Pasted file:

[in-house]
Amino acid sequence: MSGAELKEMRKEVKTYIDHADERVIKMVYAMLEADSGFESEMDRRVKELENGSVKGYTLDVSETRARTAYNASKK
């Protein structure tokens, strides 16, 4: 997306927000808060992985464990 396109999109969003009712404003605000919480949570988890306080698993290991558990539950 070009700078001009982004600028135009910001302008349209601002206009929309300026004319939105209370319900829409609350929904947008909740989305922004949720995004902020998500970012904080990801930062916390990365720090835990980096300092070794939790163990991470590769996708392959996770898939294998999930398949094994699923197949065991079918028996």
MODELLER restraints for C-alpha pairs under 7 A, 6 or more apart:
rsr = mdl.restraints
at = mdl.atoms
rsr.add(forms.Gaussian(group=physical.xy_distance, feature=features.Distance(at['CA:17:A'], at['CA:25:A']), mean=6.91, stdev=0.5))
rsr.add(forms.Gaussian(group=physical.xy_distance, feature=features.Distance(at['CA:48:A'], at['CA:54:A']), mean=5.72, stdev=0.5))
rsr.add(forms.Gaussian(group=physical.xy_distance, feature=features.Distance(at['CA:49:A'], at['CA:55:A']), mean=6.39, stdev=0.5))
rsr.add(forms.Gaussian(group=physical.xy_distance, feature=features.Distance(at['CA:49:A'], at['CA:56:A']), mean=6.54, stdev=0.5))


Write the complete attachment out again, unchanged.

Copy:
[in-house]
Amino acid sequence: MSGAELKEMRKEVKTYIDHADERVIKMVYAMLEADSGFESEMDRRVKELENGSVKGYTLDVSETRARTAYNASKK
């Protein structure tokens, strides 16, 4: 997306927000808060992985464990 396109999109969003009712404003605000919480949570988890306080698993290991558990539950 070009700078001009982004600028135009910001302008349209601002206009929309300026004319939105209370319900829409609350929904947008909740989305922004949720995004902020998500970012904080990801930062916390990365720090835990980096300092070794939790163990991470590769996708392959996770898939294998999930398949094994699923197949065991079918028996």
MODELLER restraints for C-alpha pairs under 7 A, 6 or more apart:
rsr = mdl.restraints
at = mdl.atoms
rsr.add(forms.Gaussian(group=physical.xy_distance, feature=features.Distance(at['CA:17:A'], at['CA:25:A']), mean=6.91, stdev=0.5))
rsr.add(forms.Gaussian(group=physical.xy_distance, feature=features.Distance(at['CA:48:A'], at['CA:54:A']), mean=5.72, stdev=0.5))
rsr.add(forms.Gaussian(group=physical.xy_distance, feature=features.Distance(at['CA:49:A'], at['CA:55:A']), mean=6.39, stdev=0.5))
rsr.add(forms.Gaussian(group=physical.xy_distance, feature=features.Distance(at['CA:49:A'], at['CA:56:A']), mean=6.54, stdev=0.5))